Inhibiting protein-protein interactions 2

Published on April 2, 2014   35 min

Other Talks in the Series: Small Molecule Drug Discovery

I want to spend a few minutes talking about a different view of druggability, a different way of thinking about the relationship between the structure of approaching surface and its potential to bind small molecule ligand.
This concept relates to proposition 4, the proposition that the druggability of a protein/protein interaction target can usefully be thought of as its potential ligand deficiency.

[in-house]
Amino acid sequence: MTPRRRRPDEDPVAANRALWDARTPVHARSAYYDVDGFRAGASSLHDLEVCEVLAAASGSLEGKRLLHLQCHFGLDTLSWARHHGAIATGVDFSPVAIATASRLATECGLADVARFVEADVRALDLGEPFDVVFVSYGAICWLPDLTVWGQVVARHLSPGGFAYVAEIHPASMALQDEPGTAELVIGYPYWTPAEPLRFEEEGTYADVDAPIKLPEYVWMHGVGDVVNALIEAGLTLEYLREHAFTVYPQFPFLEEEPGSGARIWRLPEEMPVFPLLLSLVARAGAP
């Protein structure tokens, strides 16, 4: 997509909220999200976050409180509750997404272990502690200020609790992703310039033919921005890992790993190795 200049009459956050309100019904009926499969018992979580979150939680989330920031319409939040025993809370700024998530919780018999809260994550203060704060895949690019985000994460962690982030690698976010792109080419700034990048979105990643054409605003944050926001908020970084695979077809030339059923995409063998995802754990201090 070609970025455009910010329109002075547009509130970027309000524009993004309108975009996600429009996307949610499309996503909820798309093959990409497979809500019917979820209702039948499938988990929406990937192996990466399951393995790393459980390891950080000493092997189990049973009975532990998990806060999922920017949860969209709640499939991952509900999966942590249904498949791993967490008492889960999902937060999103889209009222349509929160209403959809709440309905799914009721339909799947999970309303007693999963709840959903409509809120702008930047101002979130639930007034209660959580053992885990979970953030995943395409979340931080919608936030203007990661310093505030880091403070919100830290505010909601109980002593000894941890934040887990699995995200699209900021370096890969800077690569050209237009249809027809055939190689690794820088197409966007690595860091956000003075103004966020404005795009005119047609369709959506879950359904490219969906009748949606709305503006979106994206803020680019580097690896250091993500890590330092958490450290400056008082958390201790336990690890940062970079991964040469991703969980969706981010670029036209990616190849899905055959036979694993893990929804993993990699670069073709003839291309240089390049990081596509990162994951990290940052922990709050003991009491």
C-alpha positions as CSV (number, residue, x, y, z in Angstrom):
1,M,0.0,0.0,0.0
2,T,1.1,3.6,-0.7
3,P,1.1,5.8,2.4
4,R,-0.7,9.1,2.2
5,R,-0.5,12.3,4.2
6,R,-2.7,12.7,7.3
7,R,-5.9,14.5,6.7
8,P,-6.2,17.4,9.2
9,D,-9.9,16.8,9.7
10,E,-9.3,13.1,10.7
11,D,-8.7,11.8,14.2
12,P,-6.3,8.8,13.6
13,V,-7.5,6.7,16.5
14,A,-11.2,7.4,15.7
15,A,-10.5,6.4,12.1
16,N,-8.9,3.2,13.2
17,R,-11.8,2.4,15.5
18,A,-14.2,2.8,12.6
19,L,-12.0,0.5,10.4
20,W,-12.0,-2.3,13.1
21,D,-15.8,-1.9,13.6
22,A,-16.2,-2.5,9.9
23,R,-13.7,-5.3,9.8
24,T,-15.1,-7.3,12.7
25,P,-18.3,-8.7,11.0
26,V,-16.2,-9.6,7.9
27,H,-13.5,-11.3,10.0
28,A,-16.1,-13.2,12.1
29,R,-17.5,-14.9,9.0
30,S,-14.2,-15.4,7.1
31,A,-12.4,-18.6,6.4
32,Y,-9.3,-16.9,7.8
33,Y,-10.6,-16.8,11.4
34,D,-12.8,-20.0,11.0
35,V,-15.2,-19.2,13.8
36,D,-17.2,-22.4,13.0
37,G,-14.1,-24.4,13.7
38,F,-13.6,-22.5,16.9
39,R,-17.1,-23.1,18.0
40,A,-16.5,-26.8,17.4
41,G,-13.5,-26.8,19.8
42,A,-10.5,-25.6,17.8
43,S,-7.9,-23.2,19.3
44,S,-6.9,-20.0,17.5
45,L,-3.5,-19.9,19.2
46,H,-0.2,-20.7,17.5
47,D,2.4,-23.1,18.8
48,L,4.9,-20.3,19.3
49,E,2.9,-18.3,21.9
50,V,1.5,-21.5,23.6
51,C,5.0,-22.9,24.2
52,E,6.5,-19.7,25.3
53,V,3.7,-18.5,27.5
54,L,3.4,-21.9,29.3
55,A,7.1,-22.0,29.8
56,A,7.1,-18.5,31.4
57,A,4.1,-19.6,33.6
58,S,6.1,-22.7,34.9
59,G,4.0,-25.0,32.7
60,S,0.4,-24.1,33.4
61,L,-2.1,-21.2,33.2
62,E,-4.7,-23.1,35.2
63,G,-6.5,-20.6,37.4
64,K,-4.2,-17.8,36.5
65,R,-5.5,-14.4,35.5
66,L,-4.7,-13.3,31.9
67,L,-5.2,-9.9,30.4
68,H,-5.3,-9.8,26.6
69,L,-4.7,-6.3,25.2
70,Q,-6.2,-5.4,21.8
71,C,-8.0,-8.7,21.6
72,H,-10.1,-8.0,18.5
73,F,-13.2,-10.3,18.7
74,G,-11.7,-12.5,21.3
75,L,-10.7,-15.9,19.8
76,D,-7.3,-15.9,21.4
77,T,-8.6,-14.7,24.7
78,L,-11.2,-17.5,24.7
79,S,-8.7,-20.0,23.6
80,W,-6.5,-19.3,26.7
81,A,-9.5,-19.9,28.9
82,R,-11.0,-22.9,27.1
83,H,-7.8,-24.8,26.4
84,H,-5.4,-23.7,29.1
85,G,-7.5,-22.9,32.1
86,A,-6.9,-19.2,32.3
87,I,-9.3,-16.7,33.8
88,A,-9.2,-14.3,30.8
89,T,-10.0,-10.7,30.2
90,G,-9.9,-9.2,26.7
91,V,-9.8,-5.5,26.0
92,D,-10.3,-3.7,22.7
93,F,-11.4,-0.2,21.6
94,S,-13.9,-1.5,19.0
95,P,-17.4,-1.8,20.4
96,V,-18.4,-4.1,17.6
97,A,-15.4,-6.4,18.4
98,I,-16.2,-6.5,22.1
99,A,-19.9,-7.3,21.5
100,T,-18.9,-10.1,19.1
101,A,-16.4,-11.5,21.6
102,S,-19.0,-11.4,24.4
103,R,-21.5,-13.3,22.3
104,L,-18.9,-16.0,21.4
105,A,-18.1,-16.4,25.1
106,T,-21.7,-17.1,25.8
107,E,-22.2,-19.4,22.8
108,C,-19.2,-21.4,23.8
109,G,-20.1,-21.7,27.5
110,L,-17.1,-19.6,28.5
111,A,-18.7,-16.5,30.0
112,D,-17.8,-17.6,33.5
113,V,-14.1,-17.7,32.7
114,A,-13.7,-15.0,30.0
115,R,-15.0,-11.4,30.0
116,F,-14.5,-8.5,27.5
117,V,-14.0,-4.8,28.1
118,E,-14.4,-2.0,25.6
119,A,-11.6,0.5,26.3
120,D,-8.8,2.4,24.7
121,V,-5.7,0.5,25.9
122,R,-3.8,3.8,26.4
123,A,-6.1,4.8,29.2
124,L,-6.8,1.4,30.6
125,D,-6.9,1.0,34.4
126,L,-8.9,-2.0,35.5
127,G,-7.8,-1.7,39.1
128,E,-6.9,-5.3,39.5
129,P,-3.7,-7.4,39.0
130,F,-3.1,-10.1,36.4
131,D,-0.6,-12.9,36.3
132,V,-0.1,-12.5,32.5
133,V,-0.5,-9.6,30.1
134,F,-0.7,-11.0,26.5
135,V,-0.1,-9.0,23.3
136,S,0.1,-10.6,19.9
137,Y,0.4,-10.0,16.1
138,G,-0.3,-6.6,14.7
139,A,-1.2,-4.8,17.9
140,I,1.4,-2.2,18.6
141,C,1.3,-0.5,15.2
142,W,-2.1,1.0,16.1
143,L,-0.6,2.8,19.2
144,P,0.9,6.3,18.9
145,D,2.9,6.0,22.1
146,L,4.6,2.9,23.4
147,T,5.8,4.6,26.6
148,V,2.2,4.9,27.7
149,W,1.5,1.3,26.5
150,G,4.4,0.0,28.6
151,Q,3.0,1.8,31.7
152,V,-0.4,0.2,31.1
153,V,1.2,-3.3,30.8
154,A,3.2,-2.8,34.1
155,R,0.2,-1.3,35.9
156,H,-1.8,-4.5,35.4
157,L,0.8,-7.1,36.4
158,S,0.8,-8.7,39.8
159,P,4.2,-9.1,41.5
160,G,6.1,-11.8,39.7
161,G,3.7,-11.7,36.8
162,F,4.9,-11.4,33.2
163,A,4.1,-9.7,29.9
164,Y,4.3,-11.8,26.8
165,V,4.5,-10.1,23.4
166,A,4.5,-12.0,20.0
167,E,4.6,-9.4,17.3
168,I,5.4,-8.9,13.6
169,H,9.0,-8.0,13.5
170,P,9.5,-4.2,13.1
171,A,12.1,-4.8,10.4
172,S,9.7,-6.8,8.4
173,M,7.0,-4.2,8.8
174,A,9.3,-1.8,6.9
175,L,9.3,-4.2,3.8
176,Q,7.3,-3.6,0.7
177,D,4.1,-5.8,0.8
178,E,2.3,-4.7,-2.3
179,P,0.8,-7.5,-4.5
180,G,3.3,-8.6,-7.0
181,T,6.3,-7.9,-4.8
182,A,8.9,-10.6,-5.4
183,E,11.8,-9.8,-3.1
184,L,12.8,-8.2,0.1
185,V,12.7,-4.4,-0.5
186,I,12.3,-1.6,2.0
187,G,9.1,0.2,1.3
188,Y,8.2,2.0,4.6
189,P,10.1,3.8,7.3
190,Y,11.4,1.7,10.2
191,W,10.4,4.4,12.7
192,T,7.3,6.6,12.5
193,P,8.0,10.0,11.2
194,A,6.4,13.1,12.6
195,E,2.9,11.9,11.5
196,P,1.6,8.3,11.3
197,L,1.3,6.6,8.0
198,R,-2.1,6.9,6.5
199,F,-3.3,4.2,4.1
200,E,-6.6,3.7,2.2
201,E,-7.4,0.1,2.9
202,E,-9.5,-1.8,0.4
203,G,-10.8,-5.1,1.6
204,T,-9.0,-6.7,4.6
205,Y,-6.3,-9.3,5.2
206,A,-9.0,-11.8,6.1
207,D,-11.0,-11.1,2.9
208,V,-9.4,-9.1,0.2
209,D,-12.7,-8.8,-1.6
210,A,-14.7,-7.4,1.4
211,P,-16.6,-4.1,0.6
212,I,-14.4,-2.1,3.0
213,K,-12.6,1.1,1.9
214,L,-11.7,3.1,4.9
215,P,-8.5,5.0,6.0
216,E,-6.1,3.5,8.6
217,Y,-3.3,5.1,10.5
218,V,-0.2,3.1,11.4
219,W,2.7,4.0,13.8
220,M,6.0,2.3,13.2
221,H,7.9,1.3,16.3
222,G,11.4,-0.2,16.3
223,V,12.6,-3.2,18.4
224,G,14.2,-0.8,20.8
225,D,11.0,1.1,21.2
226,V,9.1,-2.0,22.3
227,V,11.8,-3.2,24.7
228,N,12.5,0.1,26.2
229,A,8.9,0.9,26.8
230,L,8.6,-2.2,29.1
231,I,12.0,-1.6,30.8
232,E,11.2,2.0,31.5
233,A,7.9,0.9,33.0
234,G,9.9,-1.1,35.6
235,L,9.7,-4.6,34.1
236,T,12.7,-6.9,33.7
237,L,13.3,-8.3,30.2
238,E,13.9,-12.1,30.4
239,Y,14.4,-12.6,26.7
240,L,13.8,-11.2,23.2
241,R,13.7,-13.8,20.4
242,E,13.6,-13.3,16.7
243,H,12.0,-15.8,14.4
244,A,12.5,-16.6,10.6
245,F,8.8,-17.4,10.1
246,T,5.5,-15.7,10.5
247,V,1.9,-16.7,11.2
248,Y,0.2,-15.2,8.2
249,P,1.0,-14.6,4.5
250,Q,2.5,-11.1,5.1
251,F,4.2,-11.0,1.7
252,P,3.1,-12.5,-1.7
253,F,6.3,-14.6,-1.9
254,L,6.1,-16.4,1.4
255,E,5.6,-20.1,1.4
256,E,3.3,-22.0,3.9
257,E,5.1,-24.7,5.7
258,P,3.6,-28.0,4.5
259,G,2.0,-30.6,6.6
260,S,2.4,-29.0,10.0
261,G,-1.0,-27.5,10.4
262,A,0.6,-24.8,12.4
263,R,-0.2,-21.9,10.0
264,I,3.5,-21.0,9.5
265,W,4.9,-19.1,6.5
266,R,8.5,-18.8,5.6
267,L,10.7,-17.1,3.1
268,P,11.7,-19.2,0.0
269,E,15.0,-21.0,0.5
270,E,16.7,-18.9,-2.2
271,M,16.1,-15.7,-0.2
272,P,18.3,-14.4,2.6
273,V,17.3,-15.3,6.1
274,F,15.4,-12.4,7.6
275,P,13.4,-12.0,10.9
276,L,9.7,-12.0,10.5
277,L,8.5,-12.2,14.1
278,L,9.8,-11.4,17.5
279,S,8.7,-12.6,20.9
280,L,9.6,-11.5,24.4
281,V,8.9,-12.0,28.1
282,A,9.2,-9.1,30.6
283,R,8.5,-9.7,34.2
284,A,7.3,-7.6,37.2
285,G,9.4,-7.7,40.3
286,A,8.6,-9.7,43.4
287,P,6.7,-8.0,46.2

The idea of ligand deficiency goes back to a seminal paper published by Kuntz et al in 1999. In this study, the authors analyzed a large number of ligands for proteins for which there were reliable affinity values reported in the literature. And what they showed-- as illustrated on the figure shown here, which I took from that paper-- is that the amount of binding energy that a ligand can generate with its target correlates with the size of the ligand, as quantified here in terms of the number of heavy atoms, the number of non-hydrogen atoms in the ligand structure. And you can see that this relationship appears to saturate. But at the lower extreme shown by the solid line in the figure, you can see that for each additional heavy atom of ligand structure, and additional up to 1.5 kilocalories per mole of binding energy can be generated. That corresponds to an increase in binding affinity of more than tenfold for the addition of each additional heavy atom of ligand structure.